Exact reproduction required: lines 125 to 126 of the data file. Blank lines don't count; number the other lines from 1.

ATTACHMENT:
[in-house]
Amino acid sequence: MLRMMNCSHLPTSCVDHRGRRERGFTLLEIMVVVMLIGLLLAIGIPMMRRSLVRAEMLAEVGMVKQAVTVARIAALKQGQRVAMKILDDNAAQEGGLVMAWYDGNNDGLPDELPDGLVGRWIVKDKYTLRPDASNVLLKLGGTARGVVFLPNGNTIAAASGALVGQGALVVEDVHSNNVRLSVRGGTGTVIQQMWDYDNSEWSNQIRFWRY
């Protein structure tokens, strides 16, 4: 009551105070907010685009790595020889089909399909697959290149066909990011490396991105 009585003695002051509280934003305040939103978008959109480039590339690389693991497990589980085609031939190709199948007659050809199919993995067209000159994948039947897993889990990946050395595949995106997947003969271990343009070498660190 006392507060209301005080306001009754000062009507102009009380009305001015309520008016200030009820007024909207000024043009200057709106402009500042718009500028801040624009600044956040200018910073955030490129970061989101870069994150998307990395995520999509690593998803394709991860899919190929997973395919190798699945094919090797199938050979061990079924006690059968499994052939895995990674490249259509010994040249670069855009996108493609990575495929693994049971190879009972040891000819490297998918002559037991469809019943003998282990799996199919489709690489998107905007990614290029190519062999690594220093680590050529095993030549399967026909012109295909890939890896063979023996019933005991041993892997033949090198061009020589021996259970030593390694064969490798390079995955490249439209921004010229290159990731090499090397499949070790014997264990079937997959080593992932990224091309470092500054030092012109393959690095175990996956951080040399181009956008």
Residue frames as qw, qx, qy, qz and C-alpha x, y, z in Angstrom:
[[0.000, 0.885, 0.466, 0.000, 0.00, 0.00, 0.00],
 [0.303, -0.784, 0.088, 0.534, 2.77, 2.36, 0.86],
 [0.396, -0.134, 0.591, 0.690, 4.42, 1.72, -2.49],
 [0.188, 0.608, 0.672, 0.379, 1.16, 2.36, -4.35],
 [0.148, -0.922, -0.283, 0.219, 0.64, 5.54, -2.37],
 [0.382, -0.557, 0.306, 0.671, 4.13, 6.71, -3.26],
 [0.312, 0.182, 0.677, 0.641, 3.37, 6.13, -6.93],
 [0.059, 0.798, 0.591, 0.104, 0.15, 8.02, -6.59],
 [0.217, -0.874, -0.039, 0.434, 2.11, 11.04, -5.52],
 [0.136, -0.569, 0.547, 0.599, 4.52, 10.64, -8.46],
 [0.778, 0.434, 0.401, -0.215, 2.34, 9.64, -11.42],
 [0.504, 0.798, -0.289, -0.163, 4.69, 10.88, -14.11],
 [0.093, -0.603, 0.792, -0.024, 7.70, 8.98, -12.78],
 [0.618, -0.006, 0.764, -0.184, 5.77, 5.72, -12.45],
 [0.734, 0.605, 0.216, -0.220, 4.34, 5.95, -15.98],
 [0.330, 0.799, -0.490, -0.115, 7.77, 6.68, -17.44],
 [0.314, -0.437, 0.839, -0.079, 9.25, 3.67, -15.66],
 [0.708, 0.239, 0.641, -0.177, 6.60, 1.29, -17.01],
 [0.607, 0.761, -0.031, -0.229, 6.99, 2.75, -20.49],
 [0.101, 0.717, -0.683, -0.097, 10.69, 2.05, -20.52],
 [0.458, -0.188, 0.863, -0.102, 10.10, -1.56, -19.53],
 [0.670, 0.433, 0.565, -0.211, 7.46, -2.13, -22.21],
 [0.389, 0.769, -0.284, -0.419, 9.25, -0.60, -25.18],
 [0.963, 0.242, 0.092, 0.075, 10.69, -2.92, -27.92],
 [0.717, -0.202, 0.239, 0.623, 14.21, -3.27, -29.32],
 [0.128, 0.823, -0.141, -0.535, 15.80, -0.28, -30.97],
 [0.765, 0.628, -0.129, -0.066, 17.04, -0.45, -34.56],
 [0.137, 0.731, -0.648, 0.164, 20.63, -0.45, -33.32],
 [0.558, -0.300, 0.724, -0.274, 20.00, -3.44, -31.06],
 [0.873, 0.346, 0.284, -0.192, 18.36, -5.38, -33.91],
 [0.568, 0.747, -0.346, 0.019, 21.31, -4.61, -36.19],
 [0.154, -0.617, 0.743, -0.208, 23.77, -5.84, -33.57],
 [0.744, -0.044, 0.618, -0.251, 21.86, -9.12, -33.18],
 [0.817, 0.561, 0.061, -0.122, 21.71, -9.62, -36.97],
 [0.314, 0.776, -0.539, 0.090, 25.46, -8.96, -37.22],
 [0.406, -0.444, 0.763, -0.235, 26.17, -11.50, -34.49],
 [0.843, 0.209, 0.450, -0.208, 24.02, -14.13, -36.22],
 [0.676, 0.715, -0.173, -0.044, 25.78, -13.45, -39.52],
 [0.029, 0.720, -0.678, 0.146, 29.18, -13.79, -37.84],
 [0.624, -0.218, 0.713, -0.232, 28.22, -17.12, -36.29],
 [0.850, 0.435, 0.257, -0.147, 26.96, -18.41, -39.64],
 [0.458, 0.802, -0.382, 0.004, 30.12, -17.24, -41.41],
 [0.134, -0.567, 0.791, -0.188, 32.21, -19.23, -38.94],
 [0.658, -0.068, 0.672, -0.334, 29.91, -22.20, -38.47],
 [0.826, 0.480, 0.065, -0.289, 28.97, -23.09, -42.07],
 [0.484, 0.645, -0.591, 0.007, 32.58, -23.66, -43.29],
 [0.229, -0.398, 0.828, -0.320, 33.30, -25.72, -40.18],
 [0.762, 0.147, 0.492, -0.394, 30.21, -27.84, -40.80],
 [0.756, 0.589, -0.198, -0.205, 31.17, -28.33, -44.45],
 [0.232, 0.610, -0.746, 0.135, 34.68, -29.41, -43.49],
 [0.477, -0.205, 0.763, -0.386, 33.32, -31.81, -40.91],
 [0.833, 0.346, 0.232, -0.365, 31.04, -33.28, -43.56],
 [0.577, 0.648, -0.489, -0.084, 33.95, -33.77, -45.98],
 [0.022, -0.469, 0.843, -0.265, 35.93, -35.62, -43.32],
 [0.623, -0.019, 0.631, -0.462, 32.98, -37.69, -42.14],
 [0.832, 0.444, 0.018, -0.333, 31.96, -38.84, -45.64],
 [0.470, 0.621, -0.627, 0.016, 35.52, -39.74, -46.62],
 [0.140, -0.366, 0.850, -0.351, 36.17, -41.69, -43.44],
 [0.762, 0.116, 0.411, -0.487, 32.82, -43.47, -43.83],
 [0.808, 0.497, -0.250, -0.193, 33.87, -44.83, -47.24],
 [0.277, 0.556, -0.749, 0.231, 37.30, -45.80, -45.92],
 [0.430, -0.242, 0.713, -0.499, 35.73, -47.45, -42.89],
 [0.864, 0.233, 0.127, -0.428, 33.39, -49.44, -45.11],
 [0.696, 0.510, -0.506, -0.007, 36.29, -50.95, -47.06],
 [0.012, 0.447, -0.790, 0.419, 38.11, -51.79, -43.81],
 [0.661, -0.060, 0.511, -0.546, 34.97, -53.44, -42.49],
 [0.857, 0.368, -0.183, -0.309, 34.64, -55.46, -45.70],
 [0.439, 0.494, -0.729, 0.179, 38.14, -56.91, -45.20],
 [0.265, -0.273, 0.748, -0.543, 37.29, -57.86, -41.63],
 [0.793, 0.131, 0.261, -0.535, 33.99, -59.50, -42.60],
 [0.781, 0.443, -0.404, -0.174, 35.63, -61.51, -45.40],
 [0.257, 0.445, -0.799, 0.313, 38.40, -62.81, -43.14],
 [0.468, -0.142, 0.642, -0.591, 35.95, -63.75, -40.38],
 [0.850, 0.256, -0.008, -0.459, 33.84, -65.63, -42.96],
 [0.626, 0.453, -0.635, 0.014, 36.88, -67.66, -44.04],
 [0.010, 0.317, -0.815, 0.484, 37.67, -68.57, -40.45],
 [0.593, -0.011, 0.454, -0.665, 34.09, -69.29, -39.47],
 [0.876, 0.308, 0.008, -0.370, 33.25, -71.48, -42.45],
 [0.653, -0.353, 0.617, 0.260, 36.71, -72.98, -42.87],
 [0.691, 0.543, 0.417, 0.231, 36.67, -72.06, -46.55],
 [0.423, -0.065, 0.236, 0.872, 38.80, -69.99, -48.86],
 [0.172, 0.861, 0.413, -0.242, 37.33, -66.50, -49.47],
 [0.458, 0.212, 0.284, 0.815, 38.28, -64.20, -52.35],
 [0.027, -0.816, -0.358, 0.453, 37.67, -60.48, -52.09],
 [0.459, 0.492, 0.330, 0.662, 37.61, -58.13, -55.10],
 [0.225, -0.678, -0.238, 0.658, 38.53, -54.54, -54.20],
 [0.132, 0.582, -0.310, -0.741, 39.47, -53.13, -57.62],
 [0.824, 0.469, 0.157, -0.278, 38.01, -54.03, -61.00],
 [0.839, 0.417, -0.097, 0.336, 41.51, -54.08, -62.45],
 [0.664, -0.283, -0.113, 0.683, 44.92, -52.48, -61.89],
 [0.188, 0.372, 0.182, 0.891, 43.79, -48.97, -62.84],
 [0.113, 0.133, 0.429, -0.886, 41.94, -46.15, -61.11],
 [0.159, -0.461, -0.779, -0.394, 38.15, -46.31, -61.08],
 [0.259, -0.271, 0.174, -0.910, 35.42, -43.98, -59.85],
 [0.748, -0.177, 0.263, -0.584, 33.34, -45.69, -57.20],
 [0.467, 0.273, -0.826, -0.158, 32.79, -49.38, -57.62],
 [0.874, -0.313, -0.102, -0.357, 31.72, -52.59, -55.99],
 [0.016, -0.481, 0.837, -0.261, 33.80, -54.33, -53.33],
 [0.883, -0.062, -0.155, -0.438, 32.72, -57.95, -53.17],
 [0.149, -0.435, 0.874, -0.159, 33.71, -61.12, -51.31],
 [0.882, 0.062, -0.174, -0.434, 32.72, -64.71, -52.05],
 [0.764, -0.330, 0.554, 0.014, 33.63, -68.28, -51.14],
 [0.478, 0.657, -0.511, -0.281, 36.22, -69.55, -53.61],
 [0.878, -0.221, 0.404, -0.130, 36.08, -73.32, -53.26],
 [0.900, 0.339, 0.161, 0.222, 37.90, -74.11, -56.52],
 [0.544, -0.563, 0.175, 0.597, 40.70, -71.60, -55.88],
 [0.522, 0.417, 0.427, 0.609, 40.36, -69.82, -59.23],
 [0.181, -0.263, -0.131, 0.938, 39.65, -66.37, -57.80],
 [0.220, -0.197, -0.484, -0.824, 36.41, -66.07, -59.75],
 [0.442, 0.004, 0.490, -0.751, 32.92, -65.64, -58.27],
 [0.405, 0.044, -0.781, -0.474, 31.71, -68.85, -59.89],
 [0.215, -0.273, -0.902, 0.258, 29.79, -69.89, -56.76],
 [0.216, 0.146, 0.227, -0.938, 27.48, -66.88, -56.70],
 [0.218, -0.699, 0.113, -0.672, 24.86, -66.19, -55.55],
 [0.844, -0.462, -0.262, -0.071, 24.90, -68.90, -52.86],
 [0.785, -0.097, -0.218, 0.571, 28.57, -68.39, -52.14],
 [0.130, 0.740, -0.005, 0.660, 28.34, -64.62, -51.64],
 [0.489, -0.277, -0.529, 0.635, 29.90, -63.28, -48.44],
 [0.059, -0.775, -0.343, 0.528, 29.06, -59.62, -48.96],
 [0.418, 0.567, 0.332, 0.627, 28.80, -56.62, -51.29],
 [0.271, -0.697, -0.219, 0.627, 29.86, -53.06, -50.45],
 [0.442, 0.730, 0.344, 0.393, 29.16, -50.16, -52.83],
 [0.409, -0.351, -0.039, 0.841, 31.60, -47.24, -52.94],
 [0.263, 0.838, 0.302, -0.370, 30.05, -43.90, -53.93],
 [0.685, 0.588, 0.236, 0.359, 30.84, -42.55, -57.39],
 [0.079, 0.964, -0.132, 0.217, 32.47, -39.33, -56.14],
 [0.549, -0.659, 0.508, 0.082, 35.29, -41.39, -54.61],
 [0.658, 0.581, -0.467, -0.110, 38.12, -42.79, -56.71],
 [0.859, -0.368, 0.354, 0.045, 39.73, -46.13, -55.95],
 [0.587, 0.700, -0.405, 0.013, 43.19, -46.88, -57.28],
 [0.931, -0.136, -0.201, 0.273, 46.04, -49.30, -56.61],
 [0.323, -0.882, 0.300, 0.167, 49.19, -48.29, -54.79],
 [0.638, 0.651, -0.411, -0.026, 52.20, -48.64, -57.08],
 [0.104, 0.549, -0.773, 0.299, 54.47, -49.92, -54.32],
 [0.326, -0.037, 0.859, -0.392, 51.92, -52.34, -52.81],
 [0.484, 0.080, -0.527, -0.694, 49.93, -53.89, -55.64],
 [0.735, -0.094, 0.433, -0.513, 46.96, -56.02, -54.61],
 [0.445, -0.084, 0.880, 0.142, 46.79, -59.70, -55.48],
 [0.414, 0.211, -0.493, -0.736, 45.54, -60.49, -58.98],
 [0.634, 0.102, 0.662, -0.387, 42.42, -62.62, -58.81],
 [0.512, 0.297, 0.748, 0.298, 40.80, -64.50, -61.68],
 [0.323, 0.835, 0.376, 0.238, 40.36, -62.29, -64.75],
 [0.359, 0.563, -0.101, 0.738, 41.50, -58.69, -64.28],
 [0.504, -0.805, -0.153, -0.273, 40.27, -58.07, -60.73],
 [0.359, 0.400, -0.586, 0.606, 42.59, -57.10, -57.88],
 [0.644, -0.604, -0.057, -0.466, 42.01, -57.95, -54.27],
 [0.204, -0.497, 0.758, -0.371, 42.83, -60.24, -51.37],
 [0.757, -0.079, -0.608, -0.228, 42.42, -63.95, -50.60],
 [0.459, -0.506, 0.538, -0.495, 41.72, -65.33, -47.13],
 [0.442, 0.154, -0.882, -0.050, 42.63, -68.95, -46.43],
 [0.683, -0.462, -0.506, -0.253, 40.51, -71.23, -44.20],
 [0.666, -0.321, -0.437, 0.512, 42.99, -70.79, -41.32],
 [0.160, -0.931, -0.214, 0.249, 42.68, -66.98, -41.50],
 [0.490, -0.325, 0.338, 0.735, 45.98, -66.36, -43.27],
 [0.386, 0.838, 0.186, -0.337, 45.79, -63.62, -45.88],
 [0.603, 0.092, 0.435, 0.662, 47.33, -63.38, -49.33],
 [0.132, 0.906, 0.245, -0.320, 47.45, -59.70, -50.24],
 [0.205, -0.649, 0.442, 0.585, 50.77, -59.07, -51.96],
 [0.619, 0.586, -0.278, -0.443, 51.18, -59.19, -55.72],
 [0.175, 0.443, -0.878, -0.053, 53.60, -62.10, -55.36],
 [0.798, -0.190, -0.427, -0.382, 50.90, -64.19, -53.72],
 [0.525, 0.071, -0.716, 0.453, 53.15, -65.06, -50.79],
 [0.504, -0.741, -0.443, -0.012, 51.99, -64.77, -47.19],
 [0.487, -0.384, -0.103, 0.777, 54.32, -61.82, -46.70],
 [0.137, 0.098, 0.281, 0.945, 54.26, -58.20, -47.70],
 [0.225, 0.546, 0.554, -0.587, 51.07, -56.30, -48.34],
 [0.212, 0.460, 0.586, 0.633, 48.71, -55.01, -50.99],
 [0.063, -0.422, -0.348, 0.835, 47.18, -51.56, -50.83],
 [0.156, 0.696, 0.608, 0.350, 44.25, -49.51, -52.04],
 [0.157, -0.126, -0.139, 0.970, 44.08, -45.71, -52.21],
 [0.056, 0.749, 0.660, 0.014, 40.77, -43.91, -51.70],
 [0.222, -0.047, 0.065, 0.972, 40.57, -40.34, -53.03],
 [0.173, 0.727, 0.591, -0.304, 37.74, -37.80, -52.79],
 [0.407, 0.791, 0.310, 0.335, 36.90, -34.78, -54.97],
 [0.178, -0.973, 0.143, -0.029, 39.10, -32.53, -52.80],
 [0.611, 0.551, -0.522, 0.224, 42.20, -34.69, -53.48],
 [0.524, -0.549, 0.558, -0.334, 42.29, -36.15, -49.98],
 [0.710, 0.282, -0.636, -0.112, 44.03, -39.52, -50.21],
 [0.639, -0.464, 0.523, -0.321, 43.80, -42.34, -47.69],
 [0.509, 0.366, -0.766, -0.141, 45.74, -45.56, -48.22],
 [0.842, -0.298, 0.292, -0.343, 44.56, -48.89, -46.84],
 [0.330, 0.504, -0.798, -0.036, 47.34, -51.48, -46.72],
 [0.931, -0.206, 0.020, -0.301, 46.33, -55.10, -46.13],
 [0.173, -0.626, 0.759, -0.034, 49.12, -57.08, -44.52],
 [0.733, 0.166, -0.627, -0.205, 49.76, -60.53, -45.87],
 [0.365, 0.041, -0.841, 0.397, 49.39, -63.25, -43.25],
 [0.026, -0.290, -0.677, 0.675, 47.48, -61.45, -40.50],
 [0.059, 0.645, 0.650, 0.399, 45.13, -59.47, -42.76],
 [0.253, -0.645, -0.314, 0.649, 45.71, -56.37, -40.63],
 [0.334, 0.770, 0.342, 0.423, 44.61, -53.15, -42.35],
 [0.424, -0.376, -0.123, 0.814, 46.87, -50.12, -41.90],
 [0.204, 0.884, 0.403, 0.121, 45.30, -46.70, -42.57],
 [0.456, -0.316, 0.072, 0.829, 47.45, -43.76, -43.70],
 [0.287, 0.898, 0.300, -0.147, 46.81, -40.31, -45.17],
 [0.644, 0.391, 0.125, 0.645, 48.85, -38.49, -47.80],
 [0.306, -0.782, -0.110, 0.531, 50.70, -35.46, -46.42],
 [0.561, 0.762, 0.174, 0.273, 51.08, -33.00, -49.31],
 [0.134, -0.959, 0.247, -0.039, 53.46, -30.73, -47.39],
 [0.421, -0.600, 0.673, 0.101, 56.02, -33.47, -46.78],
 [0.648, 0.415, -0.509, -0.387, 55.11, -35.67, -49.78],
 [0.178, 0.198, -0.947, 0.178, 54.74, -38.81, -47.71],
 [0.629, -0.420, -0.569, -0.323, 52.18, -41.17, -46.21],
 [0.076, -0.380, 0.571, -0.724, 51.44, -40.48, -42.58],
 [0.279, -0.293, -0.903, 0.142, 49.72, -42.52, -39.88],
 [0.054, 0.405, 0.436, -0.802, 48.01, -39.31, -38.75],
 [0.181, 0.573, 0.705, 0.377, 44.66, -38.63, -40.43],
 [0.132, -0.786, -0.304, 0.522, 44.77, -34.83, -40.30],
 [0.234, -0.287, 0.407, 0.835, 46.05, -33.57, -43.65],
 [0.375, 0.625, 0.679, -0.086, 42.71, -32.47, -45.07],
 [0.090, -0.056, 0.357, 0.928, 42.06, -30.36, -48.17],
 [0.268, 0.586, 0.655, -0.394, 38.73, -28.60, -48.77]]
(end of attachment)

 [0.271, -0.697, -0.219, 0.627, 29.86, -53.06, -50.45],
 [0.442, 0.730, 0.344, 0.393, 29.16, -50.16, -52.83],